Summary

Small string bags known as biting bags or power bags are known by the different groups in western Arnhem Land as baldarrk, marlakka and balluk. These are filled with feathers and secured at the top forming a ball shape. These were worn around the neck by young initiated men and held in the mouth during fights. These bags are believed to contain small stones giving the man specific powers to ensure their success against their opponent in a battle usually involving large heavy clubs. Stencilled images of biting bags have been identified in recent years in a ancient rock art site of Djomdjayi in the Mok clan estate on the upper Liverpool River in western Arnhem Land. During his visit to Oenpelli in 1912, Baldwin Spencer noted that every Gaagudju man wore one of these padded bags.

Physical Description

A biting bag made of string and filled with feathers and tied at the top. It has horizontal bands of red, blue and uncoloured cotton thread and coloured glass beads and a white button are stitched on the outside. A multistrand handle of vegetable fibre string is attached.

Local Name

baldark or marlakka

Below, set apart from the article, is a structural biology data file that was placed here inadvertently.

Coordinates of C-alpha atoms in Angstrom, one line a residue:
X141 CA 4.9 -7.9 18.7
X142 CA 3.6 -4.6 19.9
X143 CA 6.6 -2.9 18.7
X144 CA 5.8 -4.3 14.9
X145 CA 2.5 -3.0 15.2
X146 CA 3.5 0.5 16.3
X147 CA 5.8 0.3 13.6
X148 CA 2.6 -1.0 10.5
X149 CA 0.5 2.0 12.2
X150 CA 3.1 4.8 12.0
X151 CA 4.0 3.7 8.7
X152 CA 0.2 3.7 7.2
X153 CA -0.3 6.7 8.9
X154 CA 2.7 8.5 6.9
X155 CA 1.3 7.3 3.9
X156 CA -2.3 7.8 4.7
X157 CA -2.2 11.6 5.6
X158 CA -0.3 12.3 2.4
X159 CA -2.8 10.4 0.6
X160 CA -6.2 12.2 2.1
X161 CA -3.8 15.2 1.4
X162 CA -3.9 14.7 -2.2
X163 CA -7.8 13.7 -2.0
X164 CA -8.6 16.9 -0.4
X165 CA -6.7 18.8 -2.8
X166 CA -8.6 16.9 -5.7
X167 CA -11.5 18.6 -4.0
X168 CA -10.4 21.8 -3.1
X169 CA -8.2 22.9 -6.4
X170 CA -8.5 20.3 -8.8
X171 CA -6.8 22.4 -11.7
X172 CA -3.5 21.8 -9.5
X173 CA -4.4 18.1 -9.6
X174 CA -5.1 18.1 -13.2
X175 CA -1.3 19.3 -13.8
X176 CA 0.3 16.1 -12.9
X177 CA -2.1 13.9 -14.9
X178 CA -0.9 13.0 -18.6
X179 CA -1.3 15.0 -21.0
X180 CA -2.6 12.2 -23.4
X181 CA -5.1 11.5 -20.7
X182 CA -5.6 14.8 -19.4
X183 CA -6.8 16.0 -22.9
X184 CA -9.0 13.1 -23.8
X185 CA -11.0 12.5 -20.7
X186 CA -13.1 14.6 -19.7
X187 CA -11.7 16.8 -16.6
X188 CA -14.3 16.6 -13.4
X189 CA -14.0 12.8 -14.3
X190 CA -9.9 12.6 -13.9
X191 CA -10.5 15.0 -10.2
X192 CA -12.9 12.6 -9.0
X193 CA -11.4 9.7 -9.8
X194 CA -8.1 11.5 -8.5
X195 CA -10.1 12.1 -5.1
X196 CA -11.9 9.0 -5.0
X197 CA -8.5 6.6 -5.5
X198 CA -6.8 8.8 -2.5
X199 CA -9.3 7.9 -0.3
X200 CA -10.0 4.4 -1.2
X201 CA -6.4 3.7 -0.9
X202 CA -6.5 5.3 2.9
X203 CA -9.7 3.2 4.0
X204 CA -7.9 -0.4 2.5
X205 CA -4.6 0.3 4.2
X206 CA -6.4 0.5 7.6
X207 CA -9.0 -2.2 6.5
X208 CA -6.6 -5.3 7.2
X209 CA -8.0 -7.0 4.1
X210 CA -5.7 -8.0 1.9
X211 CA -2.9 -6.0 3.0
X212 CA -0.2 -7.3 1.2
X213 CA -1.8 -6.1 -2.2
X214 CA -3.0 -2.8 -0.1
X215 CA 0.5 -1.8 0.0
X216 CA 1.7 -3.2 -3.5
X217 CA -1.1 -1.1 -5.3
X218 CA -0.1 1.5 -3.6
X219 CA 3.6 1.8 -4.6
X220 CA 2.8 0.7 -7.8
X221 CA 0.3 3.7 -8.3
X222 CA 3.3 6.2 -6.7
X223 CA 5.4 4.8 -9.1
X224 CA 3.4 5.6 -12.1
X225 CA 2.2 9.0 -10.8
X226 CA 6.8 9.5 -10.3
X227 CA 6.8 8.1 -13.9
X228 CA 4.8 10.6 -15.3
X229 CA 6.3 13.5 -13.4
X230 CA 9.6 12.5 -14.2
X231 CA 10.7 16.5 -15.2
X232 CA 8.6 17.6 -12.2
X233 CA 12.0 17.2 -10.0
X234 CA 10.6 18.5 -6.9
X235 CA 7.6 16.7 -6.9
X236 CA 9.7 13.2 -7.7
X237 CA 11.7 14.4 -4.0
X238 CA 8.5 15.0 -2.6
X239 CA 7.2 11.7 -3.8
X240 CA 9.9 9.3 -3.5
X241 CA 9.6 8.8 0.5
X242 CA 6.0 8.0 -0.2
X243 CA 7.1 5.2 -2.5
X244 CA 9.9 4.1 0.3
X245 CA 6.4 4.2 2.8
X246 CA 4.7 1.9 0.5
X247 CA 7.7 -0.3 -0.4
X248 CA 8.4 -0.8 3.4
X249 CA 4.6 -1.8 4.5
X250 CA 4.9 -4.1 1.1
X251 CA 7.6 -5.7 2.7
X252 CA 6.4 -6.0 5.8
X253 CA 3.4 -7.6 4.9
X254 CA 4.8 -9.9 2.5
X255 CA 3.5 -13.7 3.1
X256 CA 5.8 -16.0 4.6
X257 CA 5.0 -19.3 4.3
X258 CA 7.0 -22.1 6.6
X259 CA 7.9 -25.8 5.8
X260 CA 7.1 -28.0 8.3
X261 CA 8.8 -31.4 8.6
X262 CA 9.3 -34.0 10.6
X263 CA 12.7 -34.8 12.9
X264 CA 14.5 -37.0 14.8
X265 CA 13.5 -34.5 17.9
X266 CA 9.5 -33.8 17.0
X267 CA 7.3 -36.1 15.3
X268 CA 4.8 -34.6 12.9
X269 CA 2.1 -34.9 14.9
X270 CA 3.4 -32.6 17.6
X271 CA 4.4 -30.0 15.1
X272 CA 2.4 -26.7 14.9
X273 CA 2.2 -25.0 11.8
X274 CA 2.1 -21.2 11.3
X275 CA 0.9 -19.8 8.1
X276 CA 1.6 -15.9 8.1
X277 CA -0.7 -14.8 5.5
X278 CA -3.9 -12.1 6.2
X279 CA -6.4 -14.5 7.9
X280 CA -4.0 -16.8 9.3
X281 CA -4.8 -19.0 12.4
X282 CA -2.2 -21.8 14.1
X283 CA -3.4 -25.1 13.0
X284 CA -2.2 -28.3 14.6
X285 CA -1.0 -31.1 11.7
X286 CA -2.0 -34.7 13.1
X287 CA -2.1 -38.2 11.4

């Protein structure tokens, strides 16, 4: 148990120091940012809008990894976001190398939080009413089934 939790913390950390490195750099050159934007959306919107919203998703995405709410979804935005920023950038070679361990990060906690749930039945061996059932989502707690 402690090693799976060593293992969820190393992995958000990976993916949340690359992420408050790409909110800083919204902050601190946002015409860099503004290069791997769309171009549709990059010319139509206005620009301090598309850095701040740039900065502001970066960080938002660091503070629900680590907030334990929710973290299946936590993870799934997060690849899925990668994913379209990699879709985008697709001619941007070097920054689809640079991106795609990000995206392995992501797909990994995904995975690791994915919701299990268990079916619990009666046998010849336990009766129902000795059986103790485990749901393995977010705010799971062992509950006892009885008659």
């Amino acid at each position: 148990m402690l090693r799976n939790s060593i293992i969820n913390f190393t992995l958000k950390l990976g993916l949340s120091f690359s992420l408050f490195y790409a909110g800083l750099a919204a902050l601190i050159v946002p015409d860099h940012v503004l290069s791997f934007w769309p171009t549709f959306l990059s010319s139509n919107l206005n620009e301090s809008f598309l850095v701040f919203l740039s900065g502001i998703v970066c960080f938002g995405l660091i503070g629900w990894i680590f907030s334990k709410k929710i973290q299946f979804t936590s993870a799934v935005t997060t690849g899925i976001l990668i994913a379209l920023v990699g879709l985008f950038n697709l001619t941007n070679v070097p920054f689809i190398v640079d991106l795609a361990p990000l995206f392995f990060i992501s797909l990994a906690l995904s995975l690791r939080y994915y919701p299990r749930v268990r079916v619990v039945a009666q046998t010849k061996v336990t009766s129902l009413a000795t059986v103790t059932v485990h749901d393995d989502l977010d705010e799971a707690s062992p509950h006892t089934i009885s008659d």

Significance

This biting bag is unusually made from European thread rather than the usual string made from banyan or other vegetable fibre. In 2004 Kunwinjku elders visited the museum said it could have belonged to Gaagudju or Kunwinjku people who were camped at Oenpelli during Paddy Cahill's time there. They said this one was called baldarrk and also noted the use of 'Balanda colours'. This relates to the use of the red and blue thread to make the bag, and Garnbaladj Nabegeo commented that the button and glass beads were most likely added 'to make pretty to sell'. She further noted its ceremonial association saying it was 'used at ceremony [to] make a young man'. The late Thompson Yulidjirri commented that his 'mother's sister used [to make] this one. She didn't talk English.'

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